How to Choose a Contractor
How to Choose a Contractor
When it comes to major projects, deciding who to trust is second to choosing the right school for your kids. The internet and TV are overstuffed with woeful tales of home improvements gone awry. Follow these tips to avoid becoming one of them:
Go Green Environmental responsibility has thankfully impacted purchase decisions for many consumers. Buying organic and local shows your awareness of issues affecting production and transportation, and selecting a contractor follows the same logic. Look for credentials such as certification, professional memberships, and state licensing. To be a green company requires certification in energy standards and efficiency, including knowledge of the latest technological advances and products. Certifications are achieved by passing tests from authorities that establish or monitor standards.
Insurance & Permits “Don’t worry—we’re insured.” If you own a home or drive a car you’re insured, too. But that’s not the same as having a liability policy specifically for events such as product failures that cause physical injury or damage a neighbor’s property years later. And a reputable company with adequate liability coverage won’t risk losing it by failing to secure the appropriate building permits.
Recommendations Reading reviews can be helpful but reviews are not a substitute for checking references. If the company doesn’t have video testimonials, ask to speak with a recent customer and view job samples.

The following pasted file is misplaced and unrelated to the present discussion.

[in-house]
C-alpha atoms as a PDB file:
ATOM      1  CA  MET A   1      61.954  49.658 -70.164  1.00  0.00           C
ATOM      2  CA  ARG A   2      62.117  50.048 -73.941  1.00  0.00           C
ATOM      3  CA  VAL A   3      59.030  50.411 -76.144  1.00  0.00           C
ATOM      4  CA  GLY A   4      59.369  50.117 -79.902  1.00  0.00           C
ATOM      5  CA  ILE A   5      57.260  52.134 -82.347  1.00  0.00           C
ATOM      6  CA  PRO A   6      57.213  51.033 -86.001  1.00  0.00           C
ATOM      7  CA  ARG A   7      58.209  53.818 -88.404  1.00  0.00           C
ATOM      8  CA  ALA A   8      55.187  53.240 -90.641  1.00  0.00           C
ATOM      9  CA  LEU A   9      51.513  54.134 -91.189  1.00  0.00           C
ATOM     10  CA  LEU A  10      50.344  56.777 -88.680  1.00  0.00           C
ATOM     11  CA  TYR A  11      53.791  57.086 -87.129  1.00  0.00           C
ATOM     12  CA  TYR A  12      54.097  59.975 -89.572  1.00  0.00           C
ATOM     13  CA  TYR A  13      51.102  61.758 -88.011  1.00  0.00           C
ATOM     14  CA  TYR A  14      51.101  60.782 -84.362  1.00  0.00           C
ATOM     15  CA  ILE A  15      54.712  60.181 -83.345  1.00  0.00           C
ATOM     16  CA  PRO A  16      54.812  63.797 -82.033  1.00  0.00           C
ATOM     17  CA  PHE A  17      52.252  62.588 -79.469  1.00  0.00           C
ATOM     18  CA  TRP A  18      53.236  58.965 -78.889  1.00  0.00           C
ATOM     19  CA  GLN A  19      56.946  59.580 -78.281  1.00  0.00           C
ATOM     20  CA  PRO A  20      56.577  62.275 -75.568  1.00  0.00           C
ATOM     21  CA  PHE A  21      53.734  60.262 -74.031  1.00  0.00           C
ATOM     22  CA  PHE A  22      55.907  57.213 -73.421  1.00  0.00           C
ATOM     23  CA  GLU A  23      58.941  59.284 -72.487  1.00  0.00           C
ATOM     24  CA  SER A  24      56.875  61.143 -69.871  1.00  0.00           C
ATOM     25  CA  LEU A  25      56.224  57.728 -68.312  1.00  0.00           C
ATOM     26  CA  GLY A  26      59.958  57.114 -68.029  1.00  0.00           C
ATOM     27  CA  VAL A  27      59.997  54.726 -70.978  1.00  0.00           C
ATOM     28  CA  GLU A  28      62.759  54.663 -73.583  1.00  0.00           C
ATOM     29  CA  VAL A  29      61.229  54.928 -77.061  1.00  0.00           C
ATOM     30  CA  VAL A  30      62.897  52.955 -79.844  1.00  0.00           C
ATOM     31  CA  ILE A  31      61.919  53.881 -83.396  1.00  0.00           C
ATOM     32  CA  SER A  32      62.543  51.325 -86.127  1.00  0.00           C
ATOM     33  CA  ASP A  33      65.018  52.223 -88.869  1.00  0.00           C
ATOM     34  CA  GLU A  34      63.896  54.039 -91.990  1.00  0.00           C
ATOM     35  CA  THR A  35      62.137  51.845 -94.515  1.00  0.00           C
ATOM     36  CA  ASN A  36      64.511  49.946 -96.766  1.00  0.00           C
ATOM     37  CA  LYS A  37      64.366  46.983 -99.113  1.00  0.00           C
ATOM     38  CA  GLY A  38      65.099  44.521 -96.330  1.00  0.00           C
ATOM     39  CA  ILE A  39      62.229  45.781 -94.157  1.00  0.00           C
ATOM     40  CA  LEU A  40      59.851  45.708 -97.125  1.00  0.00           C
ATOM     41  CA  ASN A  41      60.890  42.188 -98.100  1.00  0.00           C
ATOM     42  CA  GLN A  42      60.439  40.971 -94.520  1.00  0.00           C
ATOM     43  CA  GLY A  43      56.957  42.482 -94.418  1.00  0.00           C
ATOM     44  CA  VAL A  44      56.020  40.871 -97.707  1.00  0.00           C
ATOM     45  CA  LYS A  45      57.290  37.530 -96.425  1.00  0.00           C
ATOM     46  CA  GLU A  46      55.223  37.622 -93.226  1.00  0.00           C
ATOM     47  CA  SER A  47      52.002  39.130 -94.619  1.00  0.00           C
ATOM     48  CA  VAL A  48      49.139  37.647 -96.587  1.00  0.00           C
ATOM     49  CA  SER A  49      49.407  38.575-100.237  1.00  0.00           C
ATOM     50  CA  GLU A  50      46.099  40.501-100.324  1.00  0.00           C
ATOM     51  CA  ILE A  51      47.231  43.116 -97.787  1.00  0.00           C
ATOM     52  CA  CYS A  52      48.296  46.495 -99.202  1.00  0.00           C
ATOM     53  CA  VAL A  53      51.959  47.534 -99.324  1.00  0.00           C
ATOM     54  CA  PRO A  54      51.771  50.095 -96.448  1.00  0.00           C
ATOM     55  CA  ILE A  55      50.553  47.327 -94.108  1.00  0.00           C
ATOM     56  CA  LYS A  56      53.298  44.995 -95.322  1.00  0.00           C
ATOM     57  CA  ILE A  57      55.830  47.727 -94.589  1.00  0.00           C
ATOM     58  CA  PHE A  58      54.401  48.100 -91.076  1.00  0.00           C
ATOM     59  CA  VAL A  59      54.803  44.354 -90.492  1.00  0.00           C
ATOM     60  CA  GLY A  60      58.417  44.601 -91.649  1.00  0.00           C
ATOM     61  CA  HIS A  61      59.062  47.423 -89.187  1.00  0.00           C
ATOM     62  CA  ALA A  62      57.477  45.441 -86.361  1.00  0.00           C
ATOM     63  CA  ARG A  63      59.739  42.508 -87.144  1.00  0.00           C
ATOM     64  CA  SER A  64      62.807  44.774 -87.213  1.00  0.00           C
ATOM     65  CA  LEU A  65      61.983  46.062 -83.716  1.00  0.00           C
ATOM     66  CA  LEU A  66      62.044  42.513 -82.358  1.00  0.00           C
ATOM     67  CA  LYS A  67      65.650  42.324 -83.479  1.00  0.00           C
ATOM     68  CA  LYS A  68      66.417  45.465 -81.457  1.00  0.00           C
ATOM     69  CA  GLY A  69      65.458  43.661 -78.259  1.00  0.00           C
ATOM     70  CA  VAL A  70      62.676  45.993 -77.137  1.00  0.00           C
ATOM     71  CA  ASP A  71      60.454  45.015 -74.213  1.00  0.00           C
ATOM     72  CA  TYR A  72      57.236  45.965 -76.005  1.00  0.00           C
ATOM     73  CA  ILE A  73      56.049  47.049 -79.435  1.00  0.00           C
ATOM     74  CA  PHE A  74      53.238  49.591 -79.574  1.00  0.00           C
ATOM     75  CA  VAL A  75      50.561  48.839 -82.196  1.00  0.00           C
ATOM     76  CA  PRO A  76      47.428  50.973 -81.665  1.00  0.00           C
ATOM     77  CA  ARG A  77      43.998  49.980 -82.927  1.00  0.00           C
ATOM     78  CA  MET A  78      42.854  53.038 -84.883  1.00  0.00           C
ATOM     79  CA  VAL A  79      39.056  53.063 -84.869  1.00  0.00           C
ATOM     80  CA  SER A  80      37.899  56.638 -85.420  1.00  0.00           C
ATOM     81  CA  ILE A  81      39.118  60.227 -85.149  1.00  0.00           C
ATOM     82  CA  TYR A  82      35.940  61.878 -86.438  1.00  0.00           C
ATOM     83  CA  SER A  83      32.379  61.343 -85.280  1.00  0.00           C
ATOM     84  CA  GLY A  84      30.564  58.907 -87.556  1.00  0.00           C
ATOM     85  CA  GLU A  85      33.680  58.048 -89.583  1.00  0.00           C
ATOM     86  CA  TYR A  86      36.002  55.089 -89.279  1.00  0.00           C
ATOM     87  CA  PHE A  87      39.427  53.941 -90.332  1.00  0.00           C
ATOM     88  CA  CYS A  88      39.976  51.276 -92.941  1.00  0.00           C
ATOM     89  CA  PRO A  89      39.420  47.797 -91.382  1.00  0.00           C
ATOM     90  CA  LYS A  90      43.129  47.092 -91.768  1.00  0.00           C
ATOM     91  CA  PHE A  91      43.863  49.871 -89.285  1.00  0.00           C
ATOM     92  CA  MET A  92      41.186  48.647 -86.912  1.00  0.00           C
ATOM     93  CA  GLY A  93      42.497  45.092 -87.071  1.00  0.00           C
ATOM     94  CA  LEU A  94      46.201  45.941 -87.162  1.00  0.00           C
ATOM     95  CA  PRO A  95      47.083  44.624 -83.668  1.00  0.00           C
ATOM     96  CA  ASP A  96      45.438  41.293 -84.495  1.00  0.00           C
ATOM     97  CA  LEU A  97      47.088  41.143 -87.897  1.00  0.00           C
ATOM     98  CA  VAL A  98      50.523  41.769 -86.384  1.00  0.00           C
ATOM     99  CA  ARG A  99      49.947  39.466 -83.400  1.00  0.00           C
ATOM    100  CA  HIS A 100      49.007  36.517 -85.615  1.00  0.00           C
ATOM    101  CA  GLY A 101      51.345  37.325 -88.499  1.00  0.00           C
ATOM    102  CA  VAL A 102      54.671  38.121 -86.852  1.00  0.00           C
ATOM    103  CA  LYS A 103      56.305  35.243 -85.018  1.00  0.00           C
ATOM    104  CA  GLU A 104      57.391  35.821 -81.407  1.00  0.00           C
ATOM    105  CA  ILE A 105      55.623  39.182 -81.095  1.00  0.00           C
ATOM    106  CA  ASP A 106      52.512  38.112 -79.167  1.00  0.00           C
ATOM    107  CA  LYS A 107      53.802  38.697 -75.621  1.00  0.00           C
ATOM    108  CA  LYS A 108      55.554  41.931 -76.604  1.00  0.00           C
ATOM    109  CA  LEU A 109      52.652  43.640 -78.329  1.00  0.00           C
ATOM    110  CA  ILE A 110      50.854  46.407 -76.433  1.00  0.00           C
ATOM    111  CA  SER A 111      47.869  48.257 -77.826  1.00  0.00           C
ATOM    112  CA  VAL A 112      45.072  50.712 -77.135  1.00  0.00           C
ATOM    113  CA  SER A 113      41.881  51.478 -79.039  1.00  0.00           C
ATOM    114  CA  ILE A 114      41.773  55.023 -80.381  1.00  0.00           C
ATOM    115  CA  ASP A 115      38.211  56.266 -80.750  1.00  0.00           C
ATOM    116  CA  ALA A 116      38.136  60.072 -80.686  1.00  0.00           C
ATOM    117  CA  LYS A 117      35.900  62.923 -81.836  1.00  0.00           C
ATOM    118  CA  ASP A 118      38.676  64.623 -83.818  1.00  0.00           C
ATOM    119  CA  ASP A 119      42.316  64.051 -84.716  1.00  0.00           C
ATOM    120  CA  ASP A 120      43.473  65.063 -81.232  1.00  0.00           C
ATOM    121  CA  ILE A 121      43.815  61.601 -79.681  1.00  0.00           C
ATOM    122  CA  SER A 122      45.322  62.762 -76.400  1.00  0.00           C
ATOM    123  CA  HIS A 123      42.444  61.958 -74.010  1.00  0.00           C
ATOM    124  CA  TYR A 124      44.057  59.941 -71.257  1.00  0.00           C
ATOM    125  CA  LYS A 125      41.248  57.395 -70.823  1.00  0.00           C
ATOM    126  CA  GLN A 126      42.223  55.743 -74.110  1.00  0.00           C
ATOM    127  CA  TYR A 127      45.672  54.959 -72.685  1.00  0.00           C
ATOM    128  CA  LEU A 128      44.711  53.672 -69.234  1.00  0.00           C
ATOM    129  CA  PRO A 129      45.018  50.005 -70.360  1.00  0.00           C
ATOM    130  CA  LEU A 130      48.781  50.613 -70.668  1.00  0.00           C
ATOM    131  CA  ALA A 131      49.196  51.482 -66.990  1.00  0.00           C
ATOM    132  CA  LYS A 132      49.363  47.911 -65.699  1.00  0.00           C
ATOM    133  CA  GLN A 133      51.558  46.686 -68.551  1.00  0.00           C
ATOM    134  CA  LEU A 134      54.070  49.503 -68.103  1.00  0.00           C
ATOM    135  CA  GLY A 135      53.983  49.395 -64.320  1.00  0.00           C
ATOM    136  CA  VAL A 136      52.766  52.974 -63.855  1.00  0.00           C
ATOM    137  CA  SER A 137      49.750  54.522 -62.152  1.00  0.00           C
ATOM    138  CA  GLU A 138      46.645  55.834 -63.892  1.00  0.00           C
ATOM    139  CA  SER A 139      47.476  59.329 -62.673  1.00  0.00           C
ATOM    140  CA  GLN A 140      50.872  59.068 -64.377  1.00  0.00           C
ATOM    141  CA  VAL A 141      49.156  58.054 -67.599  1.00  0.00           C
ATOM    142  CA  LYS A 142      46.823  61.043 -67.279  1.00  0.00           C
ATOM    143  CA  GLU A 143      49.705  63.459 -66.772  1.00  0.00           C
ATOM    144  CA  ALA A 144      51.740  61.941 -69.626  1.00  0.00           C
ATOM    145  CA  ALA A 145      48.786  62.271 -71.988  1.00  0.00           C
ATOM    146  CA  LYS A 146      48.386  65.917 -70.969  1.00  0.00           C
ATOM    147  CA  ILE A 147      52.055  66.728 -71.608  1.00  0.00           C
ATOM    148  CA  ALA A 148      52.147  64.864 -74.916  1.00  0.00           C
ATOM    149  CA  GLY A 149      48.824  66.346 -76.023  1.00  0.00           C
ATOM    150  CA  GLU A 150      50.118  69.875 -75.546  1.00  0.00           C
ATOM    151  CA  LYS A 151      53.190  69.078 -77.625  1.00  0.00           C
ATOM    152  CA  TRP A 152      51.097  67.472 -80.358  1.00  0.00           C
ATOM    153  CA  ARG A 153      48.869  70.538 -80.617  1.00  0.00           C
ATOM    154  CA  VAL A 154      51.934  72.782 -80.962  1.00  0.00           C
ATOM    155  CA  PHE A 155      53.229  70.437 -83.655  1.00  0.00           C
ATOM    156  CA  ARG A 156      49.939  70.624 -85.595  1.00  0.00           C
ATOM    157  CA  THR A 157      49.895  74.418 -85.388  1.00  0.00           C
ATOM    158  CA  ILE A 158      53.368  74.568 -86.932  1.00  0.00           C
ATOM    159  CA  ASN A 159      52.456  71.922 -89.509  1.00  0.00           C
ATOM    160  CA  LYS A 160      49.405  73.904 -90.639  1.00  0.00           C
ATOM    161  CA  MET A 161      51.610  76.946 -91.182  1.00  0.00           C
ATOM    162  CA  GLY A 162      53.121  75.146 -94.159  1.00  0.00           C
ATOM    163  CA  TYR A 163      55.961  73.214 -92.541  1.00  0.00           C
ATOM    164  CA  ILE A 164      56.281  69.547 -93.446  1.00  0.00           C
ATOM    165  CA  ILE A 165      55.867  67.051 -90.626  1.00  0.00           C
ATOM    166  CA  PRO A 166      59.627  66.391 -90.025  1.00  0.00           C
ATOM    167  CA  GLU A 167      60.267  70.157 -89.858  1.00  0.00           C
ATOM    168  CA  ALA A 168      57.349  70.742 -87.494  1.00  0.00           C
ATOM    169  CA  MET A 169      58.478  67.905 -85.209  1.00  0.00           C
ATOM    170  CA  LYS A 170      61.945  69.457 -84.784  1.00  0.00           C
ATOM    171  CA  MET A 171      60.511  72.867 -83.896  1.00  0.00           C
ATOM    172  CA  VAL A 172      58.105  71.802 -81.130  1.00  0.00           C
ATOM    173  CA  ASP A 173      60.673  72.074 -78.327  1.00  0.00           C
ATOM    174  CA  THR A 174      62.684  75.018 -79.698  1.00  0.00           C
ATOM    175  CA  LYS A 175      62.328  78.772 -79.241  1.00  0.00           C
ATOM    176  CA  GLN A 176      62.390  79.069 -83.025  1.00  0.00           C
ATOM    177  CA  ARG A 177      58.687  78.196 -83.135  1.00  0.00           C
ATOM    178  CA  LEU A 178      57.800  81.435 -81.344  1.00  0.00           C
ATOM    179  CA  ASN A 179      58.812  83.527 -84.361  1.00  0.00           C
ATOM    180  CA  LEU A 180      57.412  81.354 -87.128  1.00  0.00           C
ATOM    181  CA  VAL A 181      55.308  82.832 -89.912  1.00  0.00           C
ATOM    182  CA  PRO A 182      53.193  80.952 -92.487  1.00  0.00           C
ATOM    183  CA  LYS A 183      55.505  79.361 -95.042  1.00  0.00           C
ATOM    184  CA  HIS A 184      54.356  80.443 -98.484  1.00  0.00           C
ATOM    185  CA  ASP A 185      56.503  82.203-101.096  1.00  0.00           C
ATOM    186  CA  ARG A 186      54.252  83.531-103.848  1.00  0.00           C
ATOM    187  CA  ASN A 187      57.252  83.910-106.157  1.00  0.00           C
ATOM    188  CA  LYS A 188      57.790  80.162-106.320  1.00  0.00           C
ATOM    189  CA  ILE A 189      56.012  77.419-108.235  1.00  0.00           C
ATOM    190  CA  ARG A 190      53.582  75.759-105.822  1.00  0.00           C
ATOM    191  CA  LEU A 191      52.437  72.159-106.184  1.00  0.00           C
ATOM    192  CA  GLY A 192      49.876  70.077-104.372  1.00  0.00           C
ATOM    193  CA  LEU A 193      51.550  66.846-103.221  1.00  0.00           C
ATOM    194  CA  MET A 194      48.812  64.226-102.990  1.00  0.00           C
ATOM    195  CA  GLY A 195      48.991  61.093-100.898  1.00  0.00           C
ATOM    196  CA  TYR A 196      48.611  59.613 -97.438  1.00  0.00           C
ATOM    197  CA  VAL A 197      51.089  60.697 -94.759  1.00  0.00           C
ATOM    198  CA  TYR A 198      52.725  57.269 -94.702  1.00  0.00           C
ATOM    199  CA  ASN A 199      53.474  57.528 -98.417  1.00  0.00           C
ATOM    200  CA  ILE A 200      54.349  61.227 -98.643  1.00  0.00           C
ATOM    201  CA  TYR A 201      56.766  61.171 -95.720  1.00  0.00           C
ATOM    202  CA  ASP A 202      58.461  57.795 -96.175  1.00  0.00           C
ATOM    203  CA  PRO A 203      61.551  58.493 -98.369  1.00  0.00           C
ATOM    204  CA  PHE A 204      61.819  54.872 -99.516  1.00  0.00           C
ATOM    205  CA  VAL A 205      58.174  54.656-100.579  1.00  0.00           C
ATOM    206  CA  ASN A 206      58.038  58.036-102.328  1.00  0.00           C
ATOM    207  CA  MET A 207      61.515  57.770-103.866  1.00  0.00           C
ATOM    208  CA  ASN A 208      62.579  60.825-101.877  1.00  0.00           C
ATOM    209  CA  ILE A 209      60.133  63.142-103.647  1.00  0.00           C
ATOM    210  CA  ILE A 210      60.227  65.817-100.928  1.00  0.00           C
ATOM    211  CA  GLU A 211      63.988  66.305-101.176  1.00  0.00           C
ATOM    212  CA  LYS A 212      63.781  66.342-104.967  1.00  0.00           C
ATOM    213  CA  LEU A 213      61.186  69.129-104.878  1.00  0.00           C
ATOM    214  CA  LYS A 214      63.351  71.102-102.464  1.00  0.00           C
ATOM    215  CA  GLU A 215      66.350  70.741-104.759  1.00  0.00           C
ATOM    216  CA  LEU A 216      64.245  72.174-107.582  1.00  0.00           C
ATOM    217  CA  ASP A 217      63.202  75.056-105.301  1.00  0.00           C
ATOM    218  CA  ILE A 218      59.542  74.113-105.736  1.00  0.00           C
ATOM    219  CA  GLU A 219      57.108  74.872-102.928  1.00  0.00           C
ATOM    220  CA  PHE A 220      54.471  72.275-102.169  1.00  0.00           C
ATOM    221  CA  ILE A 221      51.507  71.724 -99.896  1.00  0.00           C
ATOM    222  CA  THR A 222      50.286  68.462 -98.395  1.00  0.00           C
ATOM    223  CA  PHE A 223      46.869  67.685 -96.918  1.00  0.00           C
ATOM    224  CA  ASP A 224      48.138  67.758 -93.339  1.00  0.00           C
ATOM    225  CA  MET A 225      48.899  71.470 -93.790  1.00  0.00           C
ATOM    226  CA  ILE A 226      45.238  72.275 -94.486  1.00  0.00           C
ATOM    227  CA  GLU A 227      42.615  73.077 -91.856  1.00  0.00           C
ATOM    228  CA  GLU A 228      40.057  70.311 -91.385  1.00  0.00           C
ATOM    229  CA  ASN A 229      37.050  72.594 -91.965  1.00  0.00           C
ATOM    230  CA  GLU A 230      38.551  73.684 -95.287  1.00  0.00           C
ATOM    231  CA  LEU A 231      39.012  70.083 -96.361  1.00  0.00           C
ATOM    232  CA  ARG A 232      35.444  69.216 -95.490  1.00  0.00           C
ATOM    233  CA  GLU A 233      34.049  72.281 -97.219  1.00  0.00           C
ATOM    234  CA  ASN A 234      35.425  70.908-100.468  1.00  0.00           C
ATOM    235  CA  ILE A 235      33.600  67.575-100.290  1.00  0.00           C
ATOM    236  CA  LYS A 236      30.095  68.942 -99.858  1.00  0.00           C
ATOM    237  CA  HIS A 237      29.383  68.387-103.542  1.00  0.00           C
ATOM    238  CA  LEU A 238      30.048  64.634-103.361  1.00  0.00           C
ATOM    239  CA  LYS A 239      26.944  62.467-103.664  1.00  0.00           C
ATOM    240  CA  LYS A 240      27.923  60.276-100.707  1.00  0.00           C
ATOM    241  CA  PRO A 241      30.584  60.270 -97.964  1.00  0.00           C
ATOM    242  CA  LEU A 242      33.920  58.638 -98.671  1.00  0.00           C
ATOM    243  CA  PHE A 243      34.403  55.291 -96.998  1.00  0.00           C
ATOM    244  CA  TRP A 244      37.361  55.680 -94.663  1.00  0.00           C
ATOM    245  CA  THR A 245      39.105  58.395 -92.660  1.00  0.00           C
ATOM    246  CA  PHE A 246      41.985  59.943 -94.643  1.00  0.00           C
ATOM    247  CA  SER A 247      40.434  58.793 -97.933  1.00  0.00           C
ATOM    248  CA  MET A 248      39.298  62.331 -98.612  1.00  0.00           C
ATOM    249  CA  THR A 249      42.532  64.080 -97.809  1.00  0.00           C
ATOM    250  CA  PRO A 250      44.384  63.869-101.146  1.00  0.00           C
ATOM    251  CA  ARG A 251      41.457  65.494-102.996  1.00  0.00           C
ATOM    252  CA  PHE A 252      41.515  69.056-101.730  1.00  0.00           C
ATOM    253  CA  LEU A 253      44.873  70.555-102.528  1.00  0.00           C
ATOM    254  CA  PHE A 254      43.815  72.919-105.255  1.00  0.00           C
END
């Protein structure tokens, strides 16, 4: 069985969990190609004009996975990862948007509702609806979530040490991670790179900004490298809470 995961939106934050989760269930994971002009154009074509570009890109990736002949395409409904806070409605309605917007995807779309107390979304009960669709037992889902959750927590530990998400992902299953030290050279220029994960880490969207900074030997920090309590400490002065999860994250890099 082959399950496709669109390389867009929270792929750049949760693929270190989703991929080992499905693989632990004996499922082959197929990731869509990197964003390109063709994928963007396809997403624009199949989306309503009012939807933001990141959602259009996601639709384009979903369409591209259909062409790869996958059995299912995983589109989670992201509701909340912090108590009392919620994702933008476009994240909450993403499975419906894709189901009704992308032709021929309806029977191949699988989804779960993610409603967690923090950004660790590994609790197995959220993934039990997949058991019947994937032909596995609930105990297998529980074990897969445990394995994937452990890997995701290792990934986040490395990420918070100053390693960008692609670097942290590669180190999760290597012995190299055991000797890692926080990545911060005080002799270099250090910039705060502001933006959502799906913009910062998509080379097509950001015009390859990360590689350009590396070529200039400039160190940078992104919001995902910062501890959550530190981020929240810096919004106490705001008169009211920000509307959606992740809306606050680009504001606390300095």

Brand Names When your parents said you didn’t need designer jeans because they’re all made the same way, they were correct. Replacing your roof requires more than the right look. It has to perform for decades, so choosing an established company is key. Even when shopping by brand, the difference is significant. A small contractor or “Chuck in the Truck” can use the same brand as a large company, but the similarity ends there. You will receive the manufacturer’s Limited Warranty, while an established company may offer a fully transferable Lifetime Warranty. Chances are Chuck isn’t paying for extensive liability coverage like the big companies with subcontractors.
Comprehensive Contract Protect your investment by getting the project in writing. The details should include price, payment terms, start and end dates, materials used, who is responsible for cleanup, and warranties. Include any specific concerns you may have about the how work is to be performed such as keeping the dumpster out of your rose garden.
Cheap Is Expensive Regardless of income, most people enjoy a bargain. A great bargain should not be confused with a great value. Knockdown furniture that is made of particle board and requires assembly may seem like a terrific deal until it absorbs moisture and warps, splits, or breaks apart. In the furniture industry these items are accurately called disposables, making them popular for transient situations like dorm rooms. Unless yours is a frat house, resist the temptation to choose cheap. A price-driven decision is no bargain if in a few years those inferior replacement windows need to be replaced. To avoid regret buy quality, and not just products but the whole job—from installation to future service, with warranties that cover materials and labor. Be wary of lowball quotes that often exclude important items or signal a desperate contractor willing to cut corners. You will find value and peace of mind choosing a specialization company that routinely performs the type of work needed rather than a contractor with limited experience.